On December 2, Council of Europe Secretary-General Thorbjorn Jagland discussed with Russian Duma chairman Sergei Naryshkin by telephone possible ways for Russia’s delegation to return to the Council of Europe’s Parliamentary Assembly (PACE). The delegation’s voting rights had been suspended in 2014, following Russia’s military intervention in Ukraine. Conditions for the return include restoration of those voting rights, for PACE to contribute to a political solution in Ukraine’s east (possibly, by joining the Organization for Security and Cooperation in Europe to bless “elections” in the Russian-occupied territory), and for PACE to be allowed to review Russia’s draft law on the Constitutional Court. Meanwhile, a resumption of Russia’s annual contribution of €32 million ($35 million) to the Council of Europe was not discussed (Interfax, December 3).

On December 1–2 in Brussels, the North Atlantic Council meeting at the foreign affairs ministers’ level agreed to reactivate the NATO-Russia Council and some other NATO-Russia forums and programs, which had been suspended since the spring 2014, following Russia’s aggression in Ukraine. Germany’s foreign affairs minister, Frank-Walter Steinmeier, proposed the reactivation, and NATO’s Secretary-General Jens Stoltenberg announced it, signifying consensus and US clearance. Russian Foreign Minister Sergei Lavrov responded insultingly: “We shall gather and listen to what our NATO colleagues have to say. We have amassed very many questions for NATO, including violations of agreements in the framework of the NATO-Russia Council” (Interfax, December 3).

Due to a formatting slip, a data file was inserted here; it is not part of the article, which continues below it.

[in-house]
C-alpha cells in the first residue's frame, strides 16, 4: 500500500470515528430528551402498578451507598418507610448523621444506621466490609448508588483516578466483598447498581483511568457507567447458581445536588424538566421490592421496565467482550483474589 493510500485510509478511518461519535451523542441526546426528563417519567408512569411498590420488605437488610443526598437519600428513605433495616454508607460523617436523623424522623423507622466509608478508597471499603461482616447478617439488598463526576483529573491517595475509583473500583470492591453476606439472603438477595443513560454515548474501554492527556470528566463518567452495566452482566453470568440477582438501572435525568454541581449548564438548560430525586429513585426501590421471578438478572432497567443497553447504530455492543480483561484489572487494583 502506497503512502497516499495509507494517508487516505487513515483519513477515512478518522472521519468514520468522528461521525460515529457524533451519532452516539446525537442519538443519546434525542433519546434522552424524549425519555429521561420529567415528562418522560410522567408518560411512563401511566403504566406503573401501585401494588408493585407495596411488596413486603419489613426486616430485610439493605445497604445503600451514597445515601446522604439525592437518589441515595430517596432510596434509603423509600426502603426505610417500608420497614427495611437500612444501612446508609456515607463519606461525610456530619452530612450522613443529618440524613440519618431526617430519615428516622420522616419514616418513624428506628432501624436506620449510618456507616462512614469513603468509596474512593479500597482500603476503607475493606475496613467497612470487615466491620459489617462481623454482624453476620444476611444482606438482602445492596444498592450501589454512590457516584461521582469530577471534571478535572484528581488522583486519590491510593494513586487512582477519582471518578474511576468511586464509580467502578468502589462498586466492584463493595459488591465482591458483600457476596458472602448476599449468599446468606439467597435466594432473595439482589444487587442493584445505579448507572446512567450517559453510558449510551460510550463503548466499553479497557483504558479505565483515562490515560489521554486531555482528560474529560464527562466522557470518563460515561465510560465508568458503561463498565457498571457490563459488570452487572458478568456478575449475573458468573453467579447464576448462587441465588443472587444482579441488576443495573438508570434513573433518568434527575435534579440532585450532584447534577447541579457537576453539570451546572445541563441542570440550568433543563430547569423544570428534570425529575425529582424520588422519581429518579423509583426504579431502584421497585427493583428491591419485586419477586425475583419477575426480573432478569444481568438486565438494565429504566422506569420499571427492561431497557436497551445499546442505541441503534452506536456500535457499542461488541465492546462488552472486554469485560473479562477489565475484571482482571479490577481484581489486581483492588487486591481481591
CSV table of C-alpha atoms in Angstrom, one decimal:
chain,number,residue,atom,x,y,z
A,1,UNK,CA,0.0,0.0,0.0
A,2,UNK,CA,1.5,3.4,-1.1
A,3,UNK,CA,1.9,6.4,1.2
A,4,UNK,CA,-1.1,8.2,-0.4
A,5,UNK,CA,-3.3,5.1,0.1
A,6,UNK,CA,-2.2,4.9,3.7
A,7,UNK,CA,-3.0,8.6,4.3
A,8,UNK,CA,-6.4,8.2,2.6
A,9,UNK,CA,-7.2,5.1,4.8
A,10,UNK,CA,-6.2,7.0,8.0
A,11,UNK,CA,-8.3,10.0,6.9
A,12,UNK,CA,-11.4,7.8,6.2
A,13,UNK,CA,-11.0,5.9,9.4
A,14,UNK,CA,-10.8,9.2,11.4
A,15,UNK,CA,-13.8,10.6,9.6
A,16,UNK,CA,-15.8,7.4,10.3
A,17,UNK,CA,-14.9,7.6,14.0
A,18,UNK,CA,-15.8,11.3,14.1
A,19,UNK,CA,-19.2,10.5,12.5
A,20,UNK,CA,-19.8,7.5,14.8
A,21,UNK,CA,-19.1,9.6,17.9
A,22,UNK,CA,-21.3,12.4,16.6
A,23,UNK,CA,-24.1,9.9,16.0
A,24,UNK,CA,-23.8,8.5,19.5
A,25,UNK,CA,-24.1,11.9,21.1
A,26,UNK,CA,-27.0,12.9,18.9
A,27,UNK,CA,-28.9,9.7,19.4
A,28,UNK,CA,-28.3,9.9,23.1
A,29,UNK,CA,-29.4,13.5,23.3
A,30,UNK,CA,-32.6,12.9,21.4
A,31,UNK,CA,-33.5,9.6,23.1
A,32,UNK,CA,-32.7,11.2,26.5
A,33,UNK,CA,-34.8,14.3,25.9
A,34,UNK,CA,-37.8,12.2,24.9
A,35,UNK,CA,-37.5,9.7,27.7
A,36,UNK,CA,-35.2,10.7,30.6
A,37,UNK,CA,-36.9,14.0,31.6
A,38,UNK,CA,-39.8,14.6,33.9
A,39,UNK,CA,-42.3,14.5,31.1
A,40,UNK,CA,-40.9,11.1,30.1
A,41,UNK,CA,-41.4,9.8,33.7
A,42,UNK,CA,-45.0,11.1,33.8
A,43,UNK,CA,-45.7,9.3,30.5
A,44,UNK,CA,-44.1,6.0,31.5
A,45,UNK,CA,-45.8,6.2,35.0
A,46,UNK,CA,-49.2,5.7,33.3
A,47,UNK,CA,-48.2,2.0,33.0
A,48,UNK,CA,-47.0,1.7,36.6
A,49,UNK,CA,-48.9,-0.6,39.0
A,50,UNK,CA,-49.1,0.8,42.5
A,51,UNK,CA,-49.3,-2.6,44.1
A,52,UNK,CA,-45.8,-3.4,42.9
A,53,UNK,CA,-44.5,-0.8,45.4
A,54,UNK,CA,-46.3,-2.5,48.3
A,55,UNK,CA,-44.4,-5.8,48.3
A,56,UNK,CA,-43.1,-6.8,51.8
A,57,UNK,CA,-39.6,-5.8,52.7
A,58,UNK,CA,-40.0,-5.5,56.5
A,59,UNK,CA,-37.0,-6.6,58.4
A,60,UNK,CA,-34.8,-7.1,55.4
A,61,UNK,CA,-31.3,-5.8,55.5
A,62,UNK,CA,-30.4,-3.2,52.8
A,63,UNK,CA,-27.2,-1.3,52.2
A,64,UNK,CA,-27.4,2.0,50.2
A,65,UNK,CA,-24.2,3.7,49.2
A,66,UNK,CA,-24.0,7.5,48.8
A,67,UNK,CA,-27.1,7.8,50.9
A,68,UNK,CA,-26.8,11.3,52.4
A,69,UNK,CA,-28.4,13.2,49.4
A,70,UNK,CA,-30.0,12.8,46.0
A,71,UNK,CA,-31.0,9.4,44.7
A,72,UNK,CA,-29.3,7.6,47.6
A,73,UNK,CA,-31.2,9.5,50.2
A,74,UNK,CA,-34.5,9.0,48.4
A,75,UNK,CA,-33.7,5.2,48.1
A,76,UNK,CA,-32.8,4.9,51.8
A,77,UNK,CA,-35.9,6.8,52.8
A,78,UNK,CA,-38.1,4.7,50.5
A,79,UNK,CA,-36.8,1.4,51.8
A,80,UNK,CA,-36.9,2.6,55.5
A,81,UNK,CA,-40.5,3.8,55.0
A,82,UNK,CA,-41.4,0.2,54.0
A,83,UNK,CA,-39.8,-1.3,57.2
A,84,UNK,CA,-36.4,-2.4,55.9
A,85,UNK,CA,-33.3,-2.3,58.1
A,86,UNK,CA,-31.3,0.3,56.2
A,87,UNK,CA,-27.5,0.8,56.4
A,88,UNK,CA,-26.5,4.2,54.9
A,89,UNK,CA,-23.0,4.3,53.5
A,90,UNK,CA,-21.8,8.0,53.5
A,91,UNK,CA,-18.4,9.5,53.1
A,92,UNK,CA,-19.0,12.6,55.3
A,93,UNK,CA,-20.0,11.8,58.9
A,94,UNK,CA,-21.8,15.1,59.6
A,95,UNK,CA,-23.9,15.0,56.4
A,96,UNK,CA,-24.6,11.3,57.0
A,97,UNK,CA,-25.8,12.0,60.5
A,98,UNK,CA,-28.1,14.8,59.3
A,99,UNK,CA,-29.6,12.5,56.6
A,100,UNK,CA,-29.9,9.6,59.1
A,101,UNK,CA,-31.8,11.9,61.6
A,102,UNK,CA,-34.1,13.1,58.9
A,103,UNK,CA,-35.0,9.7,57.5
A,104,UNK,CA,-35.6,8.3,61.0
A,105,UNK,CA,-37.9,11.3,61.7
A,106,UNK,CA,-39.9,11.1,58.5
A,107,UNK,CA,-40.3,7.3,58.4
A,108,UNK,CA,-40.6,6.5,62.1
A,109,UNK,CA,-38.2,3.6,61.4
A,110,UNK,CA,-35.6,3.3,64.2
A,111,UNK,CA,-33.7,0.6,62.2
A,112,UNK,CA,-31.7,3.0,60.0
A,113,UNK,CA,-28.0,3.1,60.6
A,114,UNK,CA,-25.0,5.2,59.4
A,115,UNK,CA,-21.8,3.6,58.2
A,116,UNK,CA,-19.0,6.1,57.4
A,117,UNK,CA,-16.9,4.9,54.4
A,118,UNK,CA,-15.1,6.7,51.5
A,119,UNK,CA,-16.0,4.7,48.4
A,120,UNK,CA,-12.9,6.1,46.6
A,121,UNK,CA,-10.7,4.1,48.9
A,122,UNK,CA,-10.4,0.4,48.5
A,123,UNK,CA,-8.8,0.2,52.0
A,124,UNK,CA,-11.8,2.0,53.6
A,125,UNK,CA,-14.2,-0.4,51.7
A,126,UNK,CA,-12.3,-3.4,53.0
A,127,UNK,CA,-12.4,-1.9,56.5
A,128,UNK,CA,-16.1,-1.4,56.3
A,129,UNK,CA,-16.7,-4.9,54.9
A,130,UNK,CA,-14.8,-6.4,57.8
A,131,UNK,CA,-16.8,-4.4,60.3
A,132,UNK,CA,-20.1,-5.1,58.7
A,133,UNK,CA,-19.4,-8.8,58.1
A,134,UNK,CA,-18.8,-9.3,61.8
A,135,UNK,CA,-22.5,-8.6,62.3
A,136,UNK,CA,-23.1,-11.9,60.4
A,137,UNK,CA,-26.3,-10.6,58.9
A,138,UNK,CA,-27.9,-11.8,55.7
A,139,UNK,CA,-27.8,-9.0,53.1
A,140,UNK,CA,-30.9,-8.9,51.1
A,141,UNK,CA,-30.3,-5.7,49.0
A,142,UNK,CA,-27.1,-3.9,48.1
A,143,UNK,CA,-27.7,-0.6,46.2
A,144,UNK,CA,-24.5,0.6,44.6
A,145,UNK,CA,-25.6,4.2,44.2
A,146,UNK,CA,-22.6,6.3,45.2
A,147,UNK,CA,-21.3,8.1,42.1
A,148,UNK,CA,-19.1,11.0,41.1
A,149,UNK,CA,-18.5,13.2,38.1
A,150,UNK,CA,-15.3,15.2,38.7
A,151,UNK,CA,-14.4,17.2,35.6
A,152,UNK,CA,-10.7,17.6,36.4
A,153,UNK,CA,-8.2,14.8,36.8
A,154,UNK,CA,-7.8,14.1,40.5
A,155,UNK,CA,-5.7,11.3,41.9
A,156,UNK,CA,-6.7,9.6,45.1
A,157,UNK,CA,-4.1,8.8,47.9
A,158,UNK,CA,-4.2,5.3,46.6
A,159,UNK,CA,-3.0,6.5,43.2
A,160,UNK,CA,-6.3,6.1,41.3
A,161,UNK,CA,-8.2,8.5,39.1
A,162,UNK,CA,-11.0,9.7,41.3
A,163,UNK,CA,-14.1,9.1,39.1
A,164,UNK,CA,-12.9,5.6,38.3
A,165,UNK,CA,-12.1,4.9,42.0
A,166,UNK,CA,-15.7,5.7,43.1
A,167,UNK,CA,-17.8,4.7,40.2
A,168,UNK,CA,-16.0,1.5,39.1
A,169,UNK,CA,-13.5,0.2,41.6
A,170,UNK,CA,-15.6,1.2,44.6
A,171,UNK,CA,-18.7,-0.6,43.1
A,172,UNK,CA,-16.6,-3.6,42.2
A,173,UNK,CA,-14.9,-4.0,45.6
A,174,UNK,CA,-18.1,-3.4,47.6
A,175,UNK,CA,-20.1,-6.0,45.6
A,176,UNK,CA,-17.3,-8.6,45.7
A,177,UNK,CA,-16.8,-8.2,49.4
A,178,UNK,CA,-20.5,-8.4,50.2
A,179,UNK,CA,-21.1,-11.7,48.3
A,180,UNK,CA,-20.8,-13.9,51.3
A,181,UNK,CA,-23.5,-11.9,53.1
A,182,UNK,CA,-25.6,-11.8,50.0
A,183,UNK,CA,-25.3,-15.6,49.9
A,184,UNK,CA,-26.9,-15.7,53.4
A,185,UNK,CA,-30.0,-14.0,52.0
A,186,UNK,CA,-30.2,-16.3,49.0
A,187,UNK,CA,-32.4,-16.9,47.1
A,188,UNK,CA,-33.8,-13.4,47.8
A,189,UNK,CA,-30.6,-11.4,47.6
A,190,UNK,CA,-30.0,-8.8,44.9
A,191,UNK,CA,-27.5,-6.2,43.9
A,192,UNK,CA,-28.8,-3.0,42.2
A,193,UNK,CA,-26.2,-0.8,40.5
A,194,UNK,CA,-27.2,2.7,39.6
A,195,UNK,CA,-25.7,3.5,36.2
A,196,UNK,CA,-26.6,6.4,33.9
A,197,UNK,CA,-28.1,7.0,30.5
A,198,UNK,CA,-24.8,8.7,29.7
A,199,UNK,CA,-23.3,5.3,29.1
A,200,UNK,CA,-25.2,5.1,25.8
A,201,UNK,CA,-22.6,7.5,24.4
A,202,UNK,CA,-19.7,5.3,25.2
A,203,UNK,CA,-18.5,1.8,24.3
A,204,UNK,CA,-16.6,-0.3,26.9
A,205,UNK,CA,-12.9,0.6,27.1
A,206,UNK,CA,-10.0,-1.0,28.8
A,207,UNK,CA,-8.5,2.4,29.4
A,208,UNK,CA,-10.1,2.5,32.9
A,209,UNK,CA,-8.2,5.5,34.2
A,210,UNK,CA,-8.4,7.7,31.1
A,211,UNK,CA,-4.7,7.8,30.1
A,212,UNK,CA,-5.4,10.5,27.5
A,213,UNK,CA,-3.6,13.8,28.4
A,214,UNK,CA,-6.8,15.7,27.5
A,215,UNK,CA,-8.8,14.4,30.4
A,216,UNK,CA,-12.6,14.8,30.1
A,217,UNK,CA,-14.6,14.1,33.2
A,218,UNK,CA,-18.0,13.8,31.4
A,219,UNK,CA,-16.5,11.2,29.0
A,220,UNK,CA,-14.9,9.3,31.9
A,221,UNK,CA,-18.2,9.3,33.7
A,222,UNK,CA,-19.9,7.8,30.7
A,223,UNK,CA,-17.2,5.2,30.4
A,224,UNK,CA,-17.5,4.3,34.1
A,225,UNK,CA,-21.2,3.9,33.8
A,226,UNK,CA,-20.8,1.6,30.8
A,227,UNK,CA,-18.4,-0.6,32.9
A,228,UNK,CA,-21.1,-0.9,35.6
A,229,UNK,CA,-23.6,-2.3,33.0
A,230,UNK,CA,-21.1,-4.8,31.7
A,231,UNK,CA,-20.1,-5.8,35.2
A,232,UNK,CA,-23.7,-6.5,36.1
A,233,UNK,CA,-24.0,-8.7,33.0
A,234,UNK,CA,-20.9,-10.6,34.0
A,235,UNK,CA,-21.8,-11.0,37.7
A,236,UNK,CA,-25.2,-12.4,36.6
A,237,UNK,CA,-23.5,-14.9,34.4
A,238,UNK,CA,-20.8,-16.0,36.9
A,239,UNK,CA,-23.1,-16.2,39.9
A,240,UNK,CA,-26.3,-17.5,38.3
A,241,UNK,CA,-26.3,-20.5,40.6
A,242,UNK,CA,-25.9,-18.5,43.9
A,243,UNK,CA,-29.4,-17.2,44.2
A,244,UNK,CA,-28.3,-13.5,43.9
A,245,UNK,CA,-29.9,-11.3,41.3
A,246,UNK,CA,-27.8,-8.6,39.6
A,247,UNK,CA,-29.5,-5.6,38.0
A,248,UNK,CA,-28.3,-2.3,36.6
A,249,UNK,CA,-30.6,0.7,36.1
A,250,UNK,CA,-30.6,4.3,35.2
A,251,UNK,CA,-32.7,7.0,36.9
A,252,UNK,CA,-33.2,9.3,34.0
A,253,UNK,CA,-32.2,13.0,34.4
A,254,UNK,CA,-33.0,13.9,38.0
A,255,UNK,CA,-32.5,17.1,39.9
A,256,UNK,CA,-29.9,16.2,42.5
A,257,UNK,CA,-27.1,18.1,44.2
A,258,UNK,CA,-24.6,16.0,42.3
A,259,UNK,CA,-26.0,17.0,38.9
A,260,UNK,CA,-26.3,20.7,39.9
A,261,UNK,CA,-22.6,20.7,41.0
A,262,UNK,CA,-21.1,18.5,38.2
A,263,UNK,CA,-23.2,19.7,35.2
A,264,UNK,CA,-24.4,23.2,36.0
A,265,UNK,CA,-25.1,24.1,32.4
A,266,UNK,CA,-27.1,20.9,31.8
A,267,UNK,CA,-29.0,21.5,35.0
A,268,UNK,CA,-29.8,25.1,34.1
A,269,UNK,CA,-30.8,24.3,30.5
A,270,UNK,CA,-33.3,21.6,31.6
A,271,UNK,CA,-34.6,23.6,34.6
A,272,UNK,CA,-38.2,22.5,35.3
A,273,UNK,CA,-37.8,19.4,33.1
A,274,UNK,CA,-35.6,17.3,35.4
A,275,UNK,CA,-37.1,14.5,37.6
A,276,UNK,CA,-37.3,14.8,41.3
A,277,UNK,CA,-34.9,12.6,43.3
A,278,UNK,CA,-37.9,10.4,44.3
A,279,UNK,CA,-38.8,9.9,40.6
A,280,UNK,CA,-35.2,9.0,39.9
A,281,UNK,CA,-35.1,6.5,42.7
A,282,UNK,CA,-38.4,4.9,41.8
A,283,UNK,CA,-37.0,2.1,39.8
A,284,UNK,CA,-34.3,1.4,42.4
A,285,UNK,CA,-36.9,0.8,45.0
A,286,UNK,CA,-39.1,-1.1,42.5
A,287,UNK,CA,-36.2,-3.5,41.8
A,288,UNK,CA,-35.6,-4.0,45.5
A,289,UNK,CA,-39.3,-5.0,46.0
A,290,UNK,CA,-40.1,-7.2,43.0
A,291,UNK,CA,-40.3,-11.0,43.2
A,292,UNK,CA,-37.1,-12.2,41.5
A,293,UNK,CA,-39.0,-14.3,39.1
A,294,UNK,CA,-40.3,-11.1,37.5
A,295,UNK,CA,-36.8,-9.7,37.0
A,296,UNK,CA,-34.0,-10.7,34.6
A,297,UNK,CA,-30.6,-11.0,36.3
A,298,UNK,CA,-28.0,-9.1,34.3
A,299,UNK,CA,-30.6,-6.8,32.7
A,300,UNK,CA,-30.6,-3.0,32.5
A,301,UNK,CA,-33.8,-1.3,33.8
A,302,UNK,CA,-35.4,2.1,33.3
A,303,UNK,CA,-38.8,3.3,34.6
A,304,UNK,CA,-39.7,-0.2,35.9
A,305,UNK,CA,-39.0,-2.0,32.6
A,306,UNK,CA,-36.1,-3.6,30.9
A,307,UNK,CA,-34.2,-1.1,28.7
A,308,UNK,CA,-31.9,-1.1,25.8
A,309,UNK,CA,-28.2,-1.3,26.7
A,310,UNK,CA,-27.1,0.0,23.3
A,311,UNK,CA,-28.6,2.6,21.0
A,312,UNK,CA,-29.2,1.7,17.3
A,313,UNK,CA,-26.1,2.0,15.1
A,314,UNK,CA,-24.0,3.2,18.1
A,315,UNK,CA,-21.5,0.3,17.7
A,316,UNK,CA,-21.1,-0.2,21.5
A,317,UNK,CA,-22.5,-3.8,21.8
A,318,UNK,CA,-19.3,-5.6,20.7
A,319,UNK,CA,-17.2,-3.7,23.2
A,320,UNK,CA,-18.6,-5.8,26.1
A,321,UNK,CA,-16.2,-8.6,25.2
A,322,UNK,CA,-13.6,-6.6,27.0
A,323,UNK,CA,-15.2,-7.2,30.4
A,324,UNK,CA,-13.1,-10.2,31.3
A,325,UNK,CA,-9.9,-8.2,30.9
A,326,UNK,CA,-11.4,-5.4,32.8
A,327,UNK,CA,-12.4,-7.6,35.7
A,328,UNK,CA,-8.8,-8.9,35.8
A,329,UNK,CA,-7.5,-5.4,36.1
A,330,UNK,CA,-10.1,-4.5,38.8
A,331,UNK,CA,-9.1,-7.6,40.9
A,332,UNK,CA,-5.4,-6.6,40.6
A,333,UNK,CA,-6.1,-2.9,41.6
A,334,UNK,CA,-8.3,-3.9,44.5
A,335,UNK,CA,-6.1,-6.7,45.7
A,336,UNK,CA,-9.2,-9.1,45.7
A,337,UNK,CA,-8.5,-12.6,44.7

The ongoing trend, then, points toward a rebuilding of relations between the West and Russia at the level of institutions, in a step-by-step process, correlated one way or another with Russia’s moves in the Middle East, where Russia holds both positive and negative leverage following its military intervention. This process has a long way to go until business as usual, it does not involve an easing of economic sanctions yet, but may head in that direction on the EU’s part, though not in the US. Russia and Putin are on their way out from what has been described as “isolation,” semi-isolation, or chill. Russia’s intervention in Syria may give Ukraine a “breathing spell” in military terms, but Russia will undoubtedly try to enlist Ukraine’s Western partners into pushing for “fake elections” to be staged and recognized in the occupied territory.